In this ‘Intellectual Property Application Series,’ I’ll be discussing federally registered service marks and the proper way to use the mark in order to maintain the legal rights federal registration provides. I’ll explain what a service mark is, what a federal service mark registration involves, and what to know about proper usage to maintain a federally registered service mark. This and more will help explain why federal service marks are an important tool, which protects both businesses and consumers.
A service mark is a type of intellectual property that uniquely distinguishes and identifies the source of a service. Like trademarks, service marks assert one’s right to use a specific word, phrase, logo/symbol, design, or a combination thereof, in the market. Importantly, service marks and trademarks also convey an indication of the uniform quality expected of the services it identifies. This is also known as the “good will” of the service mark. In general, service marks are secured by a company to advertise and distinguish their services from those offered by other companies.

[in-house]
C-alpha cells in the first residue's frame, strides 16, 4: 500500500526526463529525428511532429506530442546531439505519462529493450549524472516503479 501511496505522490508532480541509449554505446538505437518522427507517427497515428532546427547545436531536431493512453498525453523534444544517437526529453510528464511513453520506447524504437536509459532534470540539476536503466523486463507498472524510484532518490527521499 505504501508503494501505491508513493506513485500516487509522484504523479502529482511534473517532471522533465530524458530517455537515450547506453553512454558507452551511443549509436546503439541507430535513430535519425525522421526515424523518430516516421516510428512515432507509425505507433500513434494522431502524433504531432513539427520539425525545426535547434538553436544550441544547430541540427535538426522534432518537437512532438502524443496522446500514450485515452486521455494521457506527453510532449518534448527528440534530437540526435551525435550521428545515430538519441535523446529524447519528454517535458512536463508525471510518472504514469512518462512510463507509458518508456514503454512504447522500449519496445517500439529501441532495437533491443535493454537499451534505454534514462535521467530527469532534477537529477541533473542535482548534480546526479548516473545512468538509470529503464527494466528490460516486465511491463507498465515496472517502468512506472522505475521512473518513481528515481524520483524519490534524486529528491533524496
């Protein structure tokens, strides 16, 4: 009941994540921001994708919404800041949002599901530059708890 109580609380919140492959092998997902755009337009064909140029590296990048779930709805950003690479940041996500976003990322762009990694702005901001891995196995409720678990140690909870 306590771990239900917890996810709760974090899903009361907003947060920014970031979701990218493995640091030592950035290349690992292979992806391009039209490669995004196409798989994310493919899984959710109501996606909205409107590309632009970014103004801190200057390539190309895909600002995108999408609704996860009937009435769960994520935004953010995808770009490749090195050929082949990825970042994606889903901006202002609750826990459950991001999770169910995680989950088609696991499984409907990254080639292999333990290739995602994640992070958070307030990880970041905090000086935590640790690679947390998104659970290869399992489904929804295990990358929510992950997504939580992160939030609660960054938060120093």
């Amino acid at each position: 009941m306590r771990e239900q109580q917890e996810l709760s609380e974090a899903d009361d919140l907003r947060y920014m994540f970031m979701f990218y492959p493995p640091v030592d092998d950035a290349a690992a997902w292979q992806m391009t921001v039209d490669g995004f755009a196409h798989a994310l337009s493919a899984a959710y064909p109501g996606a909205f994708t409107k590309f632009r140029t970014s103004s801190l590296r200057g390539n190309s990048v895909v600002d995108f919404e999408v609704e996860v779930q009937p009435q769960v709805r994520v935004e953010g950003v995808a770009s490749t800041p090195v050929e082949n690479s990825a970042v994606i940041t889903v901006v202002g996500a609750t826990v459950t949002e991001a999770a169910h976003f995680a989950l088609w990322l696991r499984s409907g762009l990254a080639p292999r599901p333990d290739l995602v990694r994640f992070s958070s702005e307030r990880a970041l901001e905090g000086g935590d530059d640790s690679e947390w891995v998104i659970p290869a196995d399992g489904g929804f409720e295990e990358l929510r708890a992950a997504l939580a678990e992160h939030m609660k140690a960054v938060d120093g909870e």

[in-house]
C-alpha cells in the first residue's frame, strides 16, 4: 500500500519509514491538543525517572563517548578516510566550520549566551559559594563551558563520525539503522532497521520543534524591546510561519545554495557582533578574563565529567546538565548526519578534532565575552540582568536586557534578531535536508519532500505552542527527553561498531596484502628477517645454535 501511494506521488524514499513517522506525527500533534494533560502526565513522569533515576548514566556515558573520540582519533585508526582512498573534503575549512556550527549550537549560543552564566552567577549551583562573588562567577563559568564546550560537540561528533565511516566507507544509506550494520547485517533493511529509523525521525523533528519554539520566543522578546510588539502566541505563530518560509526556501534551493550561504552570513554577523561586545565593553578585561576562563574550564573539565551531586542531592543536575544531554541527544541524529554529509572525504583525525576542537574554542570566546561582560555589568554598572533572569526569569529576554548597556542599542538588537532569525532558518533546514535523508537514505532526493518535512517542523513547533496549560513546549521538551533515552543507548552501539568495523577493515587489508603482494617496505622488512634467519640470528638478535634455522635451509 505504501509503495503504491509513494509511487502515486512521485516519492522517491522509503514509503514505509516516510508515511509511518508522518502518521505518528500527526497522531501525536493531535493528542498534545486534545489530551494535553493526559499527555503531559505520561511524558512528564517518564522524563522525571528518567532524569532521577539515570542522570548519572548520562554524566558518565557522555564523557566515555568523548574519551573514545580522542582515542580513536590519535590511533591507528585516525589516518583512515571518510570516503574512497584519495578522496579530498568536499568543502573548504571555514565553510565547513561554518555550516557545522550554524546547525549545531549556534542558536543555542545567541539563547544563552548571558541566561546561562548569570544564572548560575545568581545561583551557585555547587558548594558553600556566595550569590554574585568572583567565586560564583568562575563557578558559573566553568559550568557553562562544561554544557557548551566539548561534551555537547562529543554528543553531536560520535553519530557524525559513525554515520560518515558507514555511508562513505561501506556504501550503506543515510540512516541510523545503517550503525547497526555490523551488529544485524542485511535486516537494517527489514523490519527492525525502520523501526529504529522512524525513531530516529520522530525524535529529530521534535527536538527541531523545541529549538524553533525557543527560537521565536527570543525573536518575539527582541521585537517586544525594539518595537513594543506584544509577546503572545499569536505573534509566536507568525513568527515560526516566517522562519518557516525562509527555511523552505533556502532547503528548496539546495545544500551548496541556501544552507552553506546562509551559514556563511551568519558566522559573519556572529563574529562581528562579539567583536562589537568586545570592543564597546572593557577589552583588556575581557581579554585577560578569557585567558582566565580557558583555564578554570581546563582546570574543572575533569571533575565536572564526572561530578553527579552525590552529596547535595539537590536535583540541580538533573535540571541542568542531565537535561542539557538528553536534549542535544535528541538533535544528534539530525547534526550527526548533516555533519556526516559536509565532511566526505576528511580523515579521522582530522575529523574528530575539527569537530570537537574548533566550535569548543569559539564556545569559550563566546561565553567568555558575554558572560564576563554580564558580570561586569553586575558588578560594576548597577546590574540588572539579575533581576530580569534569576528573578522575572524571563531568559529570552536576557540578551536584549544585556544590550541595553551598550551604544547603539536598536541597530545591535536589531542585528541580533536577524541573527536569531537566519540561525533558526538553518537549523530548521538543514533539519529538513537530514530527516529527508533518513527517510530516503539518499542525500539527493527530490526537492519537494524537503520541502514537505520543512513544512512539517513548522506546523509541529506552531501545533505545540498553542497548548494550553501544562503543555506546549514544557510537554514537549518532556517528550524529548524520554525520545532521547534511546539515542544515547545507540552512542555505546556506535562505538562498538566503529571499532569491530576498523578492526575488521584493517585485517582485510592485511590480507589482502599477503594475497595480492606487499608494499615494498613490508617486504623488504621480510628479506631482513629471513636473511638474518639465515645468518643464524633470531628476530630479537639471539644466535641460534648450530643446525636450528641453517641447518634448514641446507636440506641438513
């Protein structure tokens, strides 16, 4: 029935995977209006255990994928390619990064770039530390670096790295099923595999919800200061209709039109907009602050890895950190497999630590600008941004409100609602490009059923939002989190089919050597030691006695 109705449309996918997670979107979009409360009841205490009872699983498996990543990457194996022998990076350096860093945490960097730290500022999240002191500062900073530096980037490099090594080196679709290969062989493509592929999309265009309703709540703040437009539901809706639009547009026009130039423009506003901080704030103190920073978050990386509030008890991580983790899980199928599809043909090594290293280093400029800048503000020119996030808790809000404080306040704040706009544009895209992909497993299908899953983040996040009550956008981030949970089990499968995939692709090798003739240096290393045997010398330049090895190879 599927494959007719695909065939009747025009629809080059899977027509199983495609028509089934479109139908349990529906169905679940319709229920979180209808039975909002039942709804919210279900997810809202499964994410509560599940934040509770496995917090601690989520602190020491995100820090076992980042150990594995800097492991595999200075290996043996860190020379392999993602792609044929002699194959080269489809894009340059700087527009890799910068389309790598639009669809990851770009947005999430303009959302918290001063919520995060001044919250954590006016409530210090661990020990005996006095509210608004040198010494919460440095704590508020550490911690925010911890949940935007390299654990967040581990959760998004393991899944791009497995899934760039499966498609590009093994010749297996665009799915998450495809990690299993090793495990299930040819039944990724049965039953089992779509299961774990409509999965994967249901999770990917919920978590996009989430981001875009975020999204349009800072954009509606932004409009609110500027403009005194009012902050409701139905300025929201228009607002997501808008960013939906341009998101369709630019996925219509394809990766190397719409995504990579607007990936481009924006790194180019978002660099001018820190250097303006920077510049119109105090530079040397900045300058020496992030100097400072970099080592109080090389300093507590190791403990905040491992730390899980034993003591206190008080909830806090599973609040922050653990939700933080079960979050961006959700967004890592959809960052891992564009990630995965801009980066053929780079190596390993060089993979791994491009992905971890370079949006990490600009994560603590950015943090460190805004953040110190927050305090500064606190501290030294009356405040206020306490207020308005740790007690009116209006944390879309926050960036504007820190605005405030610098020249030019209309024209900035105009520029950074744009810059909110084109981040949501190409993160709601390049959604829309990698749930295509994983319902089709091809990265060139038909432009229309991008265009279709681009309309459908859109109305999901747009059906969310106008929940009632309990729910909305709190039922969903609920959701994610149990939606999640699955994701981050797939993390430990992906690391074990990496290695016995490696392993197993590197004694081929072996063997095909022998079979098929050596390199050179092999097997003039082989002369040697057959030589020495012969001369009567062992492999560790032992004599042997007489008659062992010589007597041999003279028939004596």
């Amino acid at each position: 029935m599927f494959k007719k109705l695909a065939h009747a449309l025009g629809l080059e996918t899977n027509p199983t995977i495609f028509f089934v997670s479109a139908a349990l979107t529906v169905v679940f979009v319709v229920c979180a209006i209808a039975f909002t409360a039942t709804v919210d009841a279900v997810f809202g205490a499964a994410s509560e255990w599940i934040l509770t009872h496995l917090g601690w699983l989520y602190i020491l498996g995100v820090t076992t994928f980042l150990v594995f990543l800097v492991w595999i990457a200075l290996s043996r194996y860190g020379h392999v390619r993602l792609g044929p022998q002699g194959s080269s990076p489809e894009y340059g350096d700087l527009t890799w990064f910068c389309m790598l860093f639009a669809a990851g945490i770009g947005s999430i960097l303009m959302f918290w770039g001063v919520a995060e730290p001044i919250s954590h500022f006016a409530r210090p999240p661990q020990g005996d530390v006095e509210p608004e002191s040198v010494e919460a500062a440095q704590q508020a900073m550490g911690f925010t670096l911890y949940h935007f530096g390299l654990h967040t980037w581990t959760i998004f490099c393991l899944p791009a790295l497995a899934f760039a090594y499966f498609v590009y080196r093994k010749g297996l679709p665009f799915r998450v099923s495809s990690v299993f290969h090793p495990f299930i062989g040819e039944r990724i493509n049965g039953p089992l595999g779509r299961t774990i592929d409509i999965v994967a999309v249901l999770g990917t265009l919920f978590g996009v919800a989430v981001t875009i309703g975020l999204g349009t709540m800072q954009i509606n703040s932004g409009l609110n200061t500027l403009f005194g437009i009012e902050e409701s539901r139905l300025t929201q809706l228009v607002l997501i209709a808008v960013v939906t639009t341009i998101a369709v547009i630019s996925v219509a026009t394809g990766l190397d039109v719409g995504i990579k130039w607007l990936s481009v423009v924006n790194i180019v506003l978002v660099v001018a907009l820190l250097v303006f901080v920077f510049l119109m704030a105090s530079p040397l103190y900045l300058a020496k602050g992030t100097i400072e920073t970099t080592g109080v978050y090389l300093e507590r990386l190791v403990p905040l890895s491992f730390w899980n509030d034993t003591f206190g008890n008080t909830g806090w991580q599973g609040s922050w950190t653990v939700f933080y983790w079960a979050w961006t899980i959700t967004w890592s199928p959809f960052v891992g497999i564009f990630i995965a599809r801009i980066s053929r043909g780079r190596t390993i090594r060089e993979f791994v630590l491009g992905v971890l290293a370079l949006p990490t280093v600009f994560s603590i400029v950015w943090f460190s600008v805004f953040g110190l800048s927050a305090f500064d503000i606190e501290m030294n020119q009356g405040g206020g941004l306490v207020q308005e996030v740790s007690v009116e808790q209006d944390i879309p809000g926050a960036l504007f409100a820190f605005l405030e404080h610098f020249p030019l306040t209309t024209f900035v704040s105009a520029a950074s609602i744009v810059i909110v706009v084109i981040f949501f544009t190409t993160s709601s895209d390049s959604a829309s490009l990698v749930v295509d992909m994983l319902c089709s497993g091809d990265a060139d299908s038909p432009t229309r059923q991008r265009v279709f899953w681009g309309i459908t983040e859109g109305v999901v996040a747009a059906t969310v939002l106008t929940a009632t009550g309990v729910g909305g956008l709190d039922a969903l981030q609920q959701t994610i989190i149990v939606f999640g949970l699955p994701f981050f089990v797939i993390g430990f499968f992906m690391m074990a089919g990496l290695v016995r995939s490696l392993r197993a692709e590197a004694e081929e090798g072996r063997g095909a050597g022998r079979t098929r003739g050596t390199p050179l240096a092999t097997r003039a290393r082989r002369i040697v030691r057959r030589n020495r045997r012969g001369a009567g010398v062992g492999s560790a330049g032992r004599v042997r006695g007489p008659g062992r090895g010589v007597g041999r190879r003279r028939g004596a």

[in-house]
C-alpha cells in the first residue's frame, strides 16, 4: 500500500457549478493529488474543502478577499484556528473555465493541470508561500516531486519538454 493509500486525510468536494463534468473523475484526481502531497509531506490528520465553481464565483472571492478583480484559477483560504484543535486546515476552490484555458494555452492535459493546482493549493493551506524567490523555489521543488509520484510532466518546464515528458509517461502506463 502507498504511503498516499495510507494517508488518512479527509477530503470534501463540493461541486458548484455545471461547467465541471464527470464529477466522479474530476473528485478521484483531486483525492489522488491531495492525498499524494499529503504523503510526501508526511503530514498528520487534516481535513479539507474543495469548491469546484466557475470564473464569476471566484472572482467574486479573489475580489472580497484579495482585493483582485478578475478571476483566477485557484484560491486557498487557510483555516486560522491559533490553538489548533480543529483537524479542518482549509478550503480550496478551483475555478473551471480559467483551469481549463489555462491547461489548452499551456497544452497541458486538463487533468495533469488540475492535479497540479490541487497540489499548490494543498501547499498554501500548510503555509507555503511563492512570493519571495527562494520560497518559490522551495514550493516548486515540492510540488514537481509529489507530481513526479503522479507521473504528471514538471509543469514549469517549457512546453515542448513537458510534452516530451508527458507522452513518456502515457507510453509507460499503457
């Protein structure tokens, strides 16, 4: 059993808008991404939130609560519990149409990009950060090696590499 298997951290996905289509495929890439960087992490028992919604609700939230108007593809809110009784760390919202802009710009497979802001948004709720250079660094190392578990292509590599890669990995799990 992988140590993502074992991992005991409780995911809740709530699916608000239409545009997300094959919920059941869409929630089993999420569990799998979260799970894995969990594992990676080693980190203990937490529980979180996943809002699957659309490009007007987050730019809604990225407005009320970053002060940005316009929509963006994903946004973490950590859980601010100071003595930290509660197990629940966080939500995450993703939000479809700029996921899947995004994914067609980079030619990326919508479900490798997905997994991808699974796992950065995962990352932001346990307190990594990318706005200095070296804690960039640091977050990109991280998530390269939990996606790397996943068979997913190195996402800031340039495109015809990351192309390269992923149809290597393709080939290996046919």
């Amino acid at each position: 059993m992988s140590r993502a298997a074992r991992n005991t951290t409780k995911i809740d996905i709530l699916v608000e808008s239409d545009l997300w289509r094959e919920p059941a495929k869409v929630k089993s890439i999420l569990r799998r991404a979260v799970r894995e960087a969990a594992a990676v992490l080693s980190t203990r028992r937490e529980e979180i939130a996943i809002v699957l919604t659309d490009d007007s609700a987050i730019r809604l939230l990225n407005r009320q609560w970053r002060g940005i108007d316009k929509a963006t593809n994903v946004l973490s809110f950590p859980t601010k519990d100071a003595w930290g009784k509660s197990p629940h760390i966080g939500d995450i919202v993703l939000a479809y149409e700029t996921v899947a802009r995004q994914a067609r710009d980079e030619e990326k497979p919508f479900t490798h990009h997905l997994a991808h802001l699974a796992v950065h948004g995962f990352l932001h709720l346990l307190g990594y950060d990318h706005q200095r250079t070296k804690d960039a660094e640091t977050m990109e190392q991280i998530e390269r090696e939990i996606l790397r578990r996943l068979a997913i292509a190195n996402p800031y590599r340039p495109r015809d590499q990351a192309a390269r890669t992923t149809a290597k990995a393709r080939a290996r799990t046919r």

The word “trademark” is generally used as an umbrella term to include both trademarks and service marks. More specifically, service marks protect those marks that indicate the source of a service, rather than the source of a good. The protections provided, under either a service mark or trademark, vary slightly. This is because they are specific to the classes of services/goods they protect.
The word “trademark” is also generally used as an umbrella term to include both commonly protected and formally protected trademarks/service marks. The protections provided by a service mark, and the obligations to maintain those protections, vary based on the type of service mark rights governing the mark.
Common Law Service Mark: